What happens to my disability support when I turn 65?

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Getting the support you need is important for your quality of life, but the rules around who provides disability services to older Australians raise a few questions.

Key Points

  • If you’re already on the NDIS when you turn 65 you can still access supports after
  • My Aged Care can provide similar supports to people with a disability who are older than 65
  • The funding program which can provide disability support depends on the individual’s age and situation

One of the eligibility criteria for receiving support from the National Disability Insurance Scheme (NDIS) is that you have to be under 65 years old when applying.

People who are over 65 can’t apply for the NDIS and the Australian Government encourages them to access supports through the Commonwealth-funded aged care system, which is targeted at older Australians.

To answer what happens to your disability support funding when you turn 65, a few different parts of your situation need to be taken into account.

Government-funded aged care versus NDIS

The purpose of Government-funded aged care is to help older people to live independently at home, find temporary supports or help them move into an aged care home.

The Commonwealth aged care program funds some supports that are similar to the NDIS – such as help with cooking and cleaning as well as transport, personal care and certain therapies.

Disability related supports covered within the Government aged care system include:

  • Home modifications to keep you safe around your home and aid your mobility
  • Aids and equipment for everyday tasks
  • Personal care in your home for hygiene and self-care support
  • Physiotherapy, podiatry and other therapies
  • Transport to appointments and for social outings
  • Nursing for medical and healthcare support in your home

The most noticeable difference between the NDIS and Government aged care is the age of participants.

If your needs don't change when you turn 65

If you were accepted for the NDIS before turning 65 years old but have now turned 65, you’ll be able to continue with the same disability supports through the NDIS.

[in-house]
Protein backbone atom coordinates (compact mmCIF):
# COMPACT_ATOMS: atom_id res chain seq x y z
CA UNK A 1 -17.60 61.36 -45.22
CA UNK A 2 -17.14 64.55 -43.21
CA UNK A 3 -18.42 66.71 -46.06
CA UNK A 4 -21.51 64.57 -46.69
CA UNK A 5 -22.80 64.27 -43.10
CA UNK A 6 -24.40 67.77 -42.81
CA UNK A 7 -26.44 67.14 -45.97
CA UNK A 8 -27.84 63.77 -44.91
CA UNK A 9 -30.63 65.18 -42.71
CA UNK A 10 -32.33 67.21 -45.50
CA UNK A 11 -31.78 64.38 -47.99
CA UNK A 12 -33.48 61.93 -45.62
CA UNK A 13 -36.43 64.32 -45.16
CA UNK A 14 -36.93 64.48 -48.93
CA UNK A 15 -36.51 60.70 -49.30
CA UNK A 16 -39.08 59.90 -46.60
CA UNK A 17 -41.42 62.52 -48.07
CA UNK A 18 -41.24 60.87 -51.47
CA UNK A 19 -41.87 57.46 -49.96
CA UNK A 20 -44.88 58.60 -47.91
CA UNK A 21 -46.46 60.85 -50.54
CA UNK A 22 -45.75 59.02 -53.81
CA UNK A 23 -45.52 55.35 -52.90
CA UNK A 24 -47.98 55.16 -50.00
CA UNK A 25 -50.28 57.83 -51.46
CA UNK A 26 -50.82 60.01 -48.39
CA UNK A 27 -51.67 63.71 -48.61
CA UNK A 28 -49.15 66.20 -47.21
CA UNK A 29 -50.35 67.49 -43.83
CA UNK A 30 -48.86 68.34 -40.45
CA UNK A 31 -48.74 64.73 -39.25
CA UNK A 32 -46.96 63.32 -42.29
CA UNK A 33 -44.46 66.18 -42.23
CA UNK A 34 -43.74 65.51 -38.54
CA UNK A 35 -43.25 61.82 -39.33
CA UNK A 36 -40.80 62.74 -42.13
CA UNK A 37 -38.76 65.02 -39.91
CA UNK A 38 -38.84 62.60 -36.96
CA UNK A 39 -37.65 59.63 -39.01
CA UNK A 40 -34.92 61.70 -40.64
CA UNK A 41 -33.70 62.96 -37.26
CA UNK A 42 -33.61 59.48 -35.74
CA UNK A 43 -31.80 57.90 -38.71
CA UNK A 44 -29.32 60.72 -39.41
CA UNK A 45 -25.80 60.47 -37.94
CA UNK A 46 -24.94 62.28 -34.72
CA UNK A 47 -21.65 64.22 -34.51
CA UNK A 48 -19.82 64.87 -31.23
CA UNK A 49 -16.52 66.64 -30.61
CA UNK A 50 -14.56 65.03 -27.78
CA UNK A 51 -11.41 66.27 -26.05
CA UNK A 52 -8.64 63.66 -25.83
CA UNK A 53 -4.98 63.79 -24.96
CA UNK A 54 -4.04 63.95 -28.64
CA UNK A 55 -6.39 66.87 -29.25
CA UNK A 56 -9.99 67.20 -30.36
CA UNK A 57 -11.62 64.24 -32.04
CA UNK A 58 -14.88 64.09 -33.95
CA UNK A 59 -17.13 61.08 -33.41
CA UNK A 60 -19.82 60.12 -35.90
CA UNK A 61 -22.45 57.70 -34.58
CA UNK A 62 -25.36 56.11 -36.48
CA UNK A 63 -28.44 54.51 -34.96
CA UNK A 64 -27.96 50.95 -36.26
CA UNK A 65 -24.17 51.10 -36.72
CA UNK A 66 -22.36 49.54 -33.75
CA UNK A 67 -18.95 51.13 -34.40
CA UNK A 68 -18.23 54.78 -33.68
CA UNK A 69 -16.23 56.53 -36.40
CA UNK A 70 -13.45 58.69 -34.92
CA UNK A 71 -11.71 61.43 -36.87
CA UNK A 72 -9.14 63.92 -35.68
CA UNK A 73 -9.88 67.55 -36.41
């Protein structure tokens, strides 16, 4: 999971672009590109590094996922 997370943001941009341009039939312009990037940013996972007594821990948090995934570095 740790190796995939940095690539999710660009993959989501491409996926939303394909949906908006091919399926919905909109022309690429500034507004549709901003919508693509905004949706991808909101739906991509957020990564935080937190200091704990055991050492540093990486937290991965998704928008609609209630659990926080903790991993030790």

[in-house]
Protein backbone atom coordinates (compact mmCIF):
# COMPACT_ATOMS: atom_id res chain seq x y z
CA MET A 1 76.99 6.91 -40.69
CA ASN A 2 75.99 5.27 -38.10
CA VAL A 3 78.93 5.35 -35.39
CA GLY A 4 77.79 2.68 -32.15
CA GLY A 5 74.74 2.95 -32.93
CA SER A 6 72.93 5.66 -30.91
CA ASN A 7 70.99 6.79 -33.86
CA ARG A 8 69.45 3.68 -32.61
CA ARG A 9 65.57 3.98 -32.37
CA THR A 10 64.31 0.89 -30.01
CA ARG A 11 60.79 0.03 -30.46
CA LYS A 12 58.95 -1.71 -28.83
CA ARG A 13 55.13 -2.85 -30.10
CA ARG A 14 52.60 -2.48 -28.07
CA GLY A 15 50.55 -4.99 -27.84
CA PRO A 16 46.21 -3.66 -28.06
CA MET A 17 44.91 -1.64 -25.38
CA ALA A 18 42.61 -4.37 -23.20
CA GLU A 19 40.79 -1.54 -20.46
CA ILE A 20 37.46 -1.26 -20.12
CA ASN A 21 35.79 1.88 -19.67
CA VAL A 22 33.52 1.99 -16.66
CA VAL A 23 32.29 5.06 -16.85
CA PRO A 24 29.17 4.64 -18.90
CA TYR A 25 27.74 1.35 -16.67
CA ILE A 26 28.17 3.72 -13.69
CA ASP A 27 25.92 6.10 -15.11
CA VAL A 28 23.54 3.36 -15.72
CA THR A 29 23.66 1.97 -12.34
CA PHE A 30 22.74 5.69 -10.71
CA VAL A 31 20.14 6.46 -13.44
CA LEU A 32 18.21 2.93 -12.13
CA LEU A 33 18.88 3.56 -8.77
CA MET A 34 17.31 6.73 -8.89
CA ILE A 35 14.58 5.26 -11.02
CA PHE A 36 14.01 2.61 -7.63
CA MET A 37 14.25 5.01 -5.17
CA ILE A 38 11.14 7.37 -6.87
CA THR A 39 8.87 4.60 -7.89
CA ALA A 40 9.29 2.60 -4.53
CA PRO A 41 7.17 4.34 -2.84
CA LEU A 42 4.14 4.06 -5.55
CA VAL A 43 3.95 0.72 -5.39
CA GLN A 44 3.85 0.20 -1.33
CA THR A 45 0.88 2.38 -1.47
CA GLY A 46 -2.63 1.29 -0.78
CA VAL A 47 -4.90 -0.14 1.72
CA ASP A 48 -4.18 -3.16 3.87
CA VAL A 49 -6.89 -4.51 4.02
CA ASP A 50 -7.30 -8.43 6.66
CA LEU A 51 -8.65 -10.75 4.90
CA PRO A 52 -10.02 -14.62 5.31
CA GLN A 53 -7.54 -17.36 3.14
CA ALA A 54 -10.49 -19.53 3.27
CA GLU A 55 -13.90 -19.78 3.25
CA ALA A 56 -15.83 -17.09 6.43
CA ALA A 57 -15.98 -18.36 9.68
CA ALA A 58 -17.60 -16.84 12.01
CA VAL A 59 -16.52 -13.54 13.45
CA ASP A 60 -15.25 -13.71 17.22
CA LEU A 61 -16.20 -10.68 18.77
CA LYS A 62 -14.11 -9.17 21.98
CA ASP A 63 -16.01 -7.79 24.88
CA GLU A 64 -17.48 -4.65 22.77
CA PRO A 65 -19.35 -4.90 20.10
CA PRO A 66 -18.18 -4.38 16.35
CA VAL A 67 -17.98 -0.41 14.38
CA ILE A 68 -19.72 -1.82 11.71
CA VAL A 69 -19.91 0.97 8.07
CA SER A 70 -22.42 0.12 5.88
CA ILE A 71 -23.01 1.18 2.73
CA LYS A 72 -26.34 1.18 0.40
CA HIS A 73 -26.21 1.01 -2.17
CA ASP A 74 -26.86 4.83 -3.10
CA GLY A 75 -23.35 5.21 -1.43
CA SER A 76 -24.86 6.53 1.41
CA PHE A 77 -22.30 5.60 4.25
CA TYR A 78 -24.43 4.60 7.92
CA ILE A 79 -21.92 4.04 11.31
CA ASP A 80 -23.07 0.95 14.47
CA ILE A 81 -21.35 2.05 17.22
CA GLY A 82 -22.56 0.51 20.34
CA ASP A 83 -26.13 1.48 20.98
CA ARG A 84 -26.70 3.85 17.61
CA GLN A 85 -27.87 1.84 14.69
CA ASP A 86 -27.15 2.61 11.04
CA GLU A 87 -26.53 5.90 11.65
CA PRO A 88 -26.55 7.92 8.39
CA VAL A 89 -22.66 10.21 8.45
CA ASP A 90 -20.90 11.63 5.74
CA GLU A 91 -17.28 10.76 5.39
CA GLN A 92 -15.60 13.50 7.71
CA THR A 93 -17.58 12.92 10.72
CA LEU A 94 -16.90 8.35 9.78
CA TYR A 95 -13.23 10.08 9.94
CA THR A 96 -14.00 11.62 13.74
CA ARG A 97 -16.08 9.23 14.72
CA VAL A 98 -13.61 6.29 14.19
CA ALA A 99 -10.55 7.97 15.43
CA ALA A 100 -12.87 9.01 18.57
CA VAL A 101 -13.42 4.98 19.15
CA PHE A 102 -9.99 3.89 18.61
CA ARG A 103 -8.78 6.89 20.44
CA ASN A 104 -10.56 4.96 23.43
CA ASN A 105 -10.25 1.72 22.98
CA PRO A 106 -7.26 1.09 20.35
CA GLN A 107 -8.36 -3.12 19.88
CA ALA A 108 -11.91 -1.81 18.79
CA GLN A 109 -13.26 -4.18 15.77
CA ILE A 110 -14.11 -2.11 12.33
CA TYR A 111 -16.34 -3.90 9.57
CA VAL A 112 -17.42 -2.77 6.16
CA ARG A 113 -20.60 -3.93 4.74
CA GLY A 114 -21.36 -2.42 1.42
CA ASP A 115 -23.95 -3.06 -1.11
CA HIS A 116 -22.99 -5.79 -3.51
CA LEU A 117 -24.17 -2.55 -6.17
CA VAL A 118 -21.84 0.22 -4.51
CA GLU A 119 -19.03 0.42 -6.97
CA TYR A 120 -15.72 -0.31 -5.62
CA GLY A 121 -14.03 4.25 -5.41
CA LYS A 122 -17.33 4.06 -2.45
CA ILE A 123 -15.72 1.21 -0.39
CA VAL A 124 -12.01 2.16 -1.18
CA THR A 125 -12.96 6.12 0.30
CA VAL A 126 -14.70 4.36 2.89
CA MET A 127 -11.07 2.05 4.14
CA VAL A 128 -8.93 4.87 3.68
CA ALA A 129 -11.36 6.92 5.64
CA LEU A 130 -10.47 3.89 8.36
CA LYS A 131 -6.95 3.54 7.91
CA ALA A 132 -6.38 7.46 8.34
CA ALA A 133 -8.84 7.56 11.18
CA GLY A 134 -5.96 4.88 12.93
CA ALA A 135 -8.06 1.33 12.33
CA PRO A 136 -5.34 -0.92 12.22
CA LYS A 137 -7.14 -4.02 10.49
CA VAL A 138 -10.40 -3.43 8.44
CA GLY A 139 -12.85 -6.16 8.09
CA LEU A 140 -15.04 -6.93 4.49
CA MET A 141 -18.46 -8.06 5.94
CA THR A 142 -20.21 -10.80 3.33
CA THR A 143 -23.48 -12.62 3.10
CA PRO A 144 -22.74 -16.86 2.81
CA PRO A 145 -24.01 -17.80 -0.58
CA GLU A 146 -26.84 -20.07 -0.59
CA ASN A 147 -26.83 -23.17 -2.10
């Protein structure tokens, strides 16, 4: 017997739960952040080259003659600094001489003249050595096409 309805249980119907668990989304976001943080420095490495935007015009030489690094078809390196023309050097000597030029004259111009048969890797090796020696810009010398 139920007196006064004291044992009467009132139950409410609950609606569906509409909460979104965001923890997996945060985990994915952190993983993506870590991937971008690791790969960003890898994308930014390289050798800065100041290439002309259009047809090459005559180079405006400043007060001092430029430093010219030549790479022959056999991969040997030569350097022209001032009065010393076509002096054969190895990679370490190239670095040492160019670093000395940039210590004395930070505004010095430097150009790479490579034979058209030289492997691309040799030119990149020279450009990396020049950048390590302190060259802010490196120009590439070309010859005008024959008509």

If you were aged 65 years or over when the NDIS was rolled out, you could be receiving the disability support you had through other State or Territory Government programs through the Continuity of Support Programme (CoS).

CoS is only available to people older than 65 who already had disability support funded before the NDIS began, but want to continue with the same supports they were previously receiving.

This program does not accept new clients and service providers completed transferring over eligible clients to the CoS in 2020.

If you were not considered eligible for CoS when it became available in your region and are now older than 65, you may be able to receive support through Government-funded aged care.

If your needs do change after you turn 65

When you need a higher level of support than what you are receiving on the NDIS, you will likely need to transfer over to aged care services and can apply through the My Aged Care portal.

If your NDIS funding helped you to live in your own home but you need more support to continue to live there, the aged care system may be able to provide that increased level of support instead of the NDIS.

The Government has set targets to stop people under 65 from entering residential aged care by 2022 and to have no one under the age of 65 living in residential aged care in Australia from 2025, which links to the focus of having people supported to live at home through the Government-funded aged care system.

But in the case that your needs are best met in a permanent residential care service (such as an aged care home) after you turn 65, you will stop receiving NDIS funding as your care will be provided completely by the residential facility.

If you have received support from the CoS, you can have your services reviewed when your needs change and in some cases you will be able to continue with the CoS funding more supports, but in other cases you will need to transition to aged care services.

What if I acquire my disability later in life?

If you are already older than 65 when you acquire your disability, for example, if you have a car accident and become a paraplegic, you are not eligible for the NDIS or the CoS funding.

You could still be eligible for aged care support and, depending on your disability, that funding may cover the support you need.

It is worth doing an aged care services assessment to see what support you can receive and this can be done online or by calling My Aged Care on 1800 200 422.

There is ongoing advocacy by the disability support industry and some politicians around extending the same supports available under the NDIS to older people who acquire their disability later in life, but changes to the current system are not expected until after the end of 2022.

Where can I find help?

You can read more about aged care options including care at home on our Aged Care Guide website.

For questions about funding or to organise an aged care assessment, contact the My Aged Care Call Centre on 1800 200 422.

The Disability Gateway website and phone line, 1800 643 787, also provide help for people with a disability to find information.

Are you thinking about moving from the NDIS to Government-funded aged care? Tell us in the comments below.

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